Firstly, I love the use of “Ancient Person” as the first words of the poem. It’s a title free of rank. It acknowledges age and human identify or personhood. When it’s followed by

“Long be it ere thou grow old”

two lines later, I’m reassured that I’m not YET old, although the details that follow of what being old will eventually be like:

“Aching, shaking, crazy, cold”

prevent me from being complacent in that.

But the last two lines, of the first verse are the ones that would feed my hope:

“But still continue as thou art,
Ancient person of my heart.”

It could be glibness, or affectation or seduction or it could be honest affection, but who would not want to be the “Ancient person” of a young woman’s heart?

The next verse promises to continue to spend youthful kisses on withered lips, like rain bringing a second Spring in Autumn. If they were not already lovers, this would be flirtatious, As they are lovers, what is it? A reminder? A promise? An attempt to recapture something already sinking towards Winter?

Again, it is the last two lines that seem to offer the most hope:

“Nor from thee will ever part,
Ancient person of my heart.”

Yet they can be read as much as a plea as a promise. An offer of fidelity or an attempt to retain a relationship reaching its end.

The start of the next verse is a playful, faux-coy offer of sexual skill or “arts” to lend a “reviving hand” to restore virility. The young woman promises to give her ancient lover

“All a lover’s wish can reach
For thy joy my love shall teach,
And for they pleasure shall improve
All that art can add to love.”

But the poem doesn’t end on this offer. Again, the last two lines are the real hook:

“Yet still I love thee without art,
Ancient person of my heart.”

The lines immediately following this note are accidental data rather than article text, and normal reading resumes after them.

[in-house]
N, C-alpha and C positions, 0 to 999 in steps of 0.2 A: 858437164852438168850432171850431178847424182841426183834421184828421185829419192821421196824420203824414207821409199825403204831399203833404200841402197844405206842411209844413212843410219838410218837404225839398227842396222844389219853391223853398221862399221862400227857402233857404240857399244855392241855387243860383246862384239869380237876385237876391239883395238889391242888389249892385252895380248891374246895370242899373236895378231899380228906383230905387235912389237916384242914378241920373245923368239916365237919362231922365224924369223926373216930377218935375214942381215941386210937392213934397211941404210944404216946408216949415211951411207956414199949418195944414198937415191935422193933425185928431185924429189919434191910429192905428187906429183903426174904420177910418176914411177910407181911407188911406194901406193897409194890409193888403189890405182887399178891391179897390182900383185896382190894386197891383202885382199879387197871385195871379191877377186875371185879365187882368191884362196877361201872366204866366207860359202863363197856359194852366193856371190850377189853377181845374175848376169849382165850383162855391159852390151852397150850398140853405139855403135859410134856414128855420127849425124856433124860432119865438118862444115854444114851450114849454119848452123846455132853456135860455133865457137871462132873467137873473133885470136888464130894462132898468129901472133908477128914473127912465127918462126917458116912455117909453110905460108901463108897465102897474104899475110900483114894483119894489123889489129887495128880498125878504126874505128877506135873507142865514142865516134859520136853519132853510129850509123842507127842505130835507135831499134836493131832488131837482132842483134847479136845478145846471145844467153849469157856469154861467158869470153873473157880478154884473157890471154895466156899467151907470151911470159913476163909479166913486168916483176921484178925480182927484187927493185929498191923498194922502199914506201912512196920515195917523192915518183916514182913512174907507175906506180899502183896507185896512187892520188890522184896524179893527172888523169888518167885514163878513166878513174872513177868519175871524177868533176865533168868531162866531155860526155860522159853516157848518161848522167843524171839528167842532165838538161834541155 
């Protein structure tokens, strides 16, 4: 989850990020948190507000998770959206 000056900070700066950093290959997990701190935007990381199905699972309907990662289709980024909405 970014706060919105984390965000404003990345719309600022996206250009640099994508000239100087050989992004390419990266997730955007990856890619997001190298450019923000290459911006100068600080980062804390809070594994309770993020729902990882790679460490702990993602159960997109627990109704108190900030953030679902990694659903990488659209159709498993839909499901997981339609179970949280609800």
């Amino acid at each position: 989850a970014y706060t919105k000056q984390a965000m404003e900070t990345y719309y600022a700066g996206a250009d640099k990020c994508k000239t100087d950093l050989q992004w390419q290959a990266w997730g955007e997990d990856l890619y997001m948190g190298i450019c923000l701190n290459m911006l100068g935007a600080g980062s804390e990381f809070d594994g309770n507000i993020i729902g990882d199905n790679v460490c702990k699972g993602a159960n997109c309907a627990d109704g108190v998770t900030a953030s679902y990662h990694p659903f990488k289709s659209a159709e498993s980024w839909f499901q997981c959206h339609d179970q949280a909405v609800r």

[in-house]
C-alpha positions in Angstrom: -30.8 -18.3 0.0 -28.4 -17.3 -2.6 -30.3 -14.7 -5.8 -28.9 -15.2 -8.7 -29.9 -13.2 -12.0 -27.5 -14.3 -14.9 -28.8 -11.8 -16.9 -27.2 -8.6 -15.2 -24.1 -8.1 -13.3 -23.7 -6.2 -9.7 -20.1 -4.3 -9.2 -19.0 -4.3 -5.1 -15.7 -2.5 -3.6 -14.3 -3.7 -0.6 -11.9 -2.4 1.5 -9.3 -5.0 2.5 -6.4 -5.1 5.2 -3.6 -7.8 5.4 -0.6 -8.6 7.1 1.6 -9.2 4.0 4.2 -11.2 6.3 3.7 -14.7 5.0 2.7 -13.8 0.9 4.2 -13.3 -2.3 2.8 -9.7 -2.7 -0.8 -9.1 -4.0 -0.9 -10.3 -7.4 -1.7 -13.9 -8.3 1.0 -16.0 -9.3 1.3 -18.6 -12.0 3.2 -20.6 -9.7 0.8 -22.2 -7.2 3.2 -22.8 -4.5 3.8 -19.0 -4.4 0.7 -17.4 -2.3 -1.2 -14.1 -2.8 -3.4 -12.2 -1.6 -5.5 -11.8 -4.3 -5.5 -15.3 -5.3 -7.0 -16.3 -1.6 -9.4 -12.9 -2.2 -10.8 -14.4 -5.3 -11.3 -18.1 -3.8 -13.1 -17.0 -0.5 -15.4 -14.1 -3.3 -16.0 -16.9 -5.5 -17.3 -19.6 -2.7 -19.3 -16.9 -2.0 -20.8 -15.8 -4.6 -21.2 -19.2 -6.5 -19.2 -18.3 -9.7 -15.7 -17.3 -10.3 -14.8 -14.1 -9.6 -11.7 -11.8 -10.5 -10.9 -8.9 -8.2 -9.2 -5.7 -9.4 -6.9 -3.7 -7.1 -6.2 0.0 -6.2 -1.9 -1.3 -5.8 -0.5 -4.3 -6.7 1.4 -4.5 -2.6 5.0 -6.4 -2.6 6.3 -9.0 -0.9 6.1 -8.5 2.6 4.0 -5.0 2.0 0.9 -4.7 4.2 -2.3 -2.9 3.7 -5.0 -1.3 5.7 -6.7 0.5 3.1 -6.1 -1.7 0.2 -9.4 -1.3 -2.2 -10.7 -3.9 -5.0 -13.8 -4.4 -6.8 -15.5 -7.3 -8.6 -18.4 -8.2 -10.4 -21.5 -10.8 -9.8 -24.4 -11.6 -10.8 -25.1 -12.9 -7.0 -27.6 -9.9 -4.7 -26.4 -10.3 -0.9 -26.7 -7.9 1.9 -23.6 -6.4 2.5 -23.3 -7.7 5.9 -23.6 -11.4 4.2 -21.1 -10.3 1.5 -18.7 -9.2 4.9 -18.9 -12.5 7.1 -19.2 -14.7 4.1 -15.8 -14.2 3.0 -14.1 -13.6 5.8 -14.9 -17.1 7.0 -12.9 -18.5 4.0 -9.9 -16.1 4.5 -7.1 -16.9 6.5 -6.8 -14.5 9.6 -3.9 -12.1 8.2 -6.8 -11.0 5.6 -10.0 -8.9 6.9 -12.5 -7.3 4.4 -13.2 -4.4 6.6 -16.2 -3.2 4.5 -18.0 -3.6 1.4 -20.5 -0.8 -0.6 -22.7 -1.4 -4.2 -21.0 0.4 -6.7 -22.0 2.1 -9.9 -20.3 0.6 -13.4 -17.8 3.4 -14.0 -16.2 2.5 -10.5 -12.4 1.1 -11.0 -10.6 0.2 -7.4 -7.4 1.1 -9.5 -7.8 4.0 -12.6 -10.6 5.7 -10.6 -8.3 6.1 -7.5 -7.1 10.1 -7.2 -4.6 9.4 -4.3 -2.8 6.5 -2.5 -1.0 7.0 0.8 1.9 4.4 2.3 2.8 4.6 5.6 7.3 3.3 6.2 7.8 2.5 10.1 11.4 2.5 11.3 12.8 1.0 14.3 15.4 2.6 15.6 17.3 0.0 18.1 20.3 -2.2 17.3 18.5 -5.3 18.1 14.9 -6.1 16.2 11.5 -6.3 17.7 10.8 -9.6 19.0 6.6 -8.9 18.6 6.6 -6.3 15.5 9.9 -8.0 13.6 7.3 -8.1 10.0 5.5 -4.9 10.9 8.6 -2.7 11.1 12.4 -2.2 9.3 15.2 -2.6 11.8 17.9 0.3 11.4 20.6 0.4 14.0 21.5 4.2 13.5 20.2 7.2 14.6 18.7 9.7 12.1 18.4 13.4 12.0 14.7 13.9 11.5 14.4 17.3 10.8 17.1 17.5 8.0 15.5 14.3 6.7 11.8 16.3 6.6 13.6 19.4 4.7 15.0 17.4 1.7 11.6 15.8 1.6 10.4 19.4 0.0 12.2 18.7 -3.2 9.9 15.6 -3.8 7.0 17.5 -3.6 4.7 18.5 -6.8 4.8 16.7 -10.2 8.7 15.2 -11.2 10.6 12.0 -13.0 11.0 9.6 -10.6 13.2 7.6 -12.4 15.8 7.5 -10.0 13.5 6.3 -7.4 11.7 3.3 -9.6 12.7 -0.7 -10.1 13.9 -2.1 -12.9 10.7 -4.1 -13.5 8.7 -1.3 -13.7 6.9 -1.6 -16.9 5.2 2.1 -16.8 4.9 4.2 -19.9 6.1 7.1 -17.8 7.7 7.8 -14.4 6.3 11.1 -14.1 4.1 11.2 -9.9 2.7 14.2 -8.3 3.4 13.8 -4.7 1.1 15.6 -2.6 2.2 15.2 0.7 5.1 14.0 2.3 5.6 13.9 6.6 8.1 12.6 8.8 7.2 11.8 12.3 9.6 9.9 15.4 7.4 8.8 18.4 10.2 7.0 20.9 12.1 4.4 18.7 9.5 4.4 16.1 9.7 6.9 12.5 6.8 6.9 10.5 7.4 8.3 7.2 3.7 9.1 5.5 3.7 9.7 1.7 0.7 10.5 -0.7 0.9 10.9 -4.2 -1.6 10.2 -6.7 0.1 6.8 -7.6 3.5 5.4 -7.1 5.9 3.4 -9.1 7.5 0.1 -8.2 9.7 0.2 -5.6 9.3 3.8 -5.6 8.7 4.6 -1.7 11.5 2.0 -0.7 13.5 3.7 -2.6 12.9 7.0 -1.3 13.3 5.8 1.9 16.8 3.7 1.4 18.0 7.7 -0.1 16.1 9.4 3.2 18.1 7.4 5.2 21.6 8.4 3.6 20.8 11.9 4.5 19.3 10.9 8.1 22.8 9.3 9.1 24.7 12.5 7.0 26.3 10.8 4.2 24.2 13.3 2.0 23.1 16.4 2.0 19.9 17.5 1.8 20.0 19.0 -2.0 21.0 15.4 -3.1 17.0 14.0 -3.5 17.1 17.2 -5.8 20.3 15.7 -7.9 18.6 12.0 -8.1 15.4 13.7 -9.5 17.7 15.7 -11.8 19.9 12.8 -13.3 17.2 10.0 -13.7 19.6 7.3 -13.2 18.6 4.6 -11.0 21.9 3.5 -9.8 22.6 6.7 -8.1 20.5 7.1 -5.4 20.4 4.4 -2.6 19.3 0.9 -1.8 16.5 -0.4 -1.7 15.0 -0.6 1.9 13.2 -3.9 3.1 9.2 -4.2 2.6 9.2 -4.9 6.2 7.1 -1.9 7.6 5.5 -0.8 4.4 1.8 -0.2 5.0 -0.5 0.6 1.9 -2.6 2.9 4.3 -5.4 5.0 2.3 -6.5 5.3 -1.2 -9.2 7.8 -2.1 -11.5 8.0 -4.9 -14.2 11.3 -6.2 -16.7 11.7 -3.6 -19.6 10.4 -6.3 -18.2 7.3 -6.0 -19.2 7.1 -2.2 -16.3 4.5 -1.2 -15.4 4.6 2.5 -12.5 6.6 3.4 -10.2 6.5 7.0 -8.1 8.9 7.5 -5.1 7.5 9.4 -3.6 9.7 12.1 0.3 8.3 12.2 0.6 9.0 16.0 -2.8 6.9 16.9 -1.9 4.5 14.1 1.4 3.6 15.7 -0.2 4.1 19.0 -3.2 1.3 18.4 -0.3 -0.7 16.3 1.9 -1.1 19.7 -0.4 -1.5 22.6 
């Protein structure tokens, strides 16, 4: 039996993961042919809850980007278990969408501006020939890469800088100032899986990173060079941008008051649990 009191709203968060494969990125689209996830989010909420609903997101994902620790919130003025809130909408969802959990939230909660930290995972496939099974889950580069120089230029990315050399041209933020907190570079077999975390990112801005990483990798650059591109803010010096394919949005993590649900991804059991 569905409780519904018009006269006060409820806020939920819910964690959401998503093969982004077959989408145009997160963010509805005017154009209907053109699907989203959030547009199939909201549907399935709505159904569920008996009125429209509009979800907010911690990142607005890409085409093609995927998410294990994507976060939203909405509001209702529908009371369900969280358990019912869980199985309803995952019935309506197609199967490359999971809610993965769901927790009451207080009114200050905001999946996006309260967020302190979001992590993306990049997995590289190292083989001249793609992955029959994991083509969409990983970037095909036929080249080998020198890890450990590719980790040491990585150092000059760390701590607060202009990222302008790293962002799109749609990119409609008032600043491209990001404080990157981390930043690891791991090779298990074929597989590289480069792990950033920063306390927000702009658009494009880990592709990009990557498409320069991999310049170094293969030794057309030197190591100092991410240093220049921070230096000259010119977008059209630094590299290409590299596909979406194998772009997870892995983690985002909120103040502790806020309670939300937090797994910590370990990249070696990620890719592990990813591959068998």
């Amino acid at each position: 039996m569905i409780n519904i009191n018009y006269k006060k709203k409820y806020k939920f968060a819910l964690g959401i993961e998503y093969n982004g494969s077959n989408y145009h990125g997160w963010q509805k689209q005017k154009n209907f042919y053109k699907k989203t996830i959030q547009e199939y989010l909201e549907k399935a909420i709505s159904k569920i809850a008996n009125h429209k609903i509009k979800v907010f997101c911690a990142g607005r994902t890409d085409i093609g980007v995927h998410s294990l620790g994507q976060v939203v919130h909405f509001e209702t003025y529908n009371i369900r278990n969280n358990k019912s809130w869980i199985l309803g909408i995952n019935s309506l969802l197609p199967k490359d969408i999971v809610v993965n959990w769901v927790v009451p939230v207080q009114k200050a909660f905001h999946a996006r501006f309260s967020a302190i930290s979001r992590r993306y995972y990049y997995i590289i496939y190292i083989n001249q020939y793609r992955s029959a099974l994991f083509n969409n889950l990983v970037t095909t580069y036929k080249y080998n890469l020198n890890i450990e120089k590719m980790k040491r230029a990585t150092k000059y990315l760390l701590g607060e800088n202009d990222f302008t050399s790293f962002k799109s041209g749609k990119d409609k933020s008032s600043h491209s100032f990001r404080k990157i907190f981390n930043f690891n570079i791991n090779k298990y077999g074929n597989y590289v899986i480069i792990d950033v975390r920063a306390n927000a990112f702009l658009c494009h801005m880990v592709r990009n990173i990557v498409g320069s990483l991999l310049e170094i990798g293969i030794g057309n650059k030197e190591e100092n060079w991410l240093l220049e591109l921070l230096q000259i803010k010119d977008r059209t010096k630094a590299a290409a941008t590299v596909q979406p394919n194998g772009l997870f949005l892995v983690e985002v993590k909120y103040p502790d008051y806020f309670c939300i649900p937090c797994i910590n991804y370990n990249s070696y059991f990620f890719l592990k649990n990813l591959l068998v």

Repeating “art” after having used it to promise all that sex “can add to love” is an offer of artless, honest, other-than-sexual love. Which is what she seems to mean by making him the “Ancient person of my heart”.

While I love the wit and the wordplay, what I love about this poem is its unresolvable uncertainty.

Does the young woman mean the last two lines of each verse? Are they her real message? Are they a performance, a hook? Are they a dignity-maintaining politeness?

Does the Ancient Lover believe her? Is it what he hopes for or is it what he fears? Is it an entanglement too far or a reassurance of being more than an old man being pandered?

And what are we, the readers to conclude?

It seems to me that Rochester knew that we cannot fully know the hearts of others or be sure that our own aren’t being lied to by lust or hope or fear.

In the end it would depend entirely on who was singing and who was being sung to.

3 thoughts on “Young women and old men – what the Earl Of Rochester knew we couldn’t know.

  1. I have read it before and I assumed that Rochester was lampooning the hopes of older men with younger lovers… but the poem is definitely ambivalent and you’re right that that is what gives it its power.

    Liked by 1 person

  2. Also you have to remember that in the 17th and 18th centuries there were still people who were married off against their will for money. Most of Molière’s plays seem to have a young couple resisting an arranged marriage to someone else. There were also a lot of courtesans and ladies of the night, due to the lack of a social safety net. One might imagine it would be in their interest to find a nice older gentleman who wouldn’t be too demanding and would provide security and perhaps a nice legacy.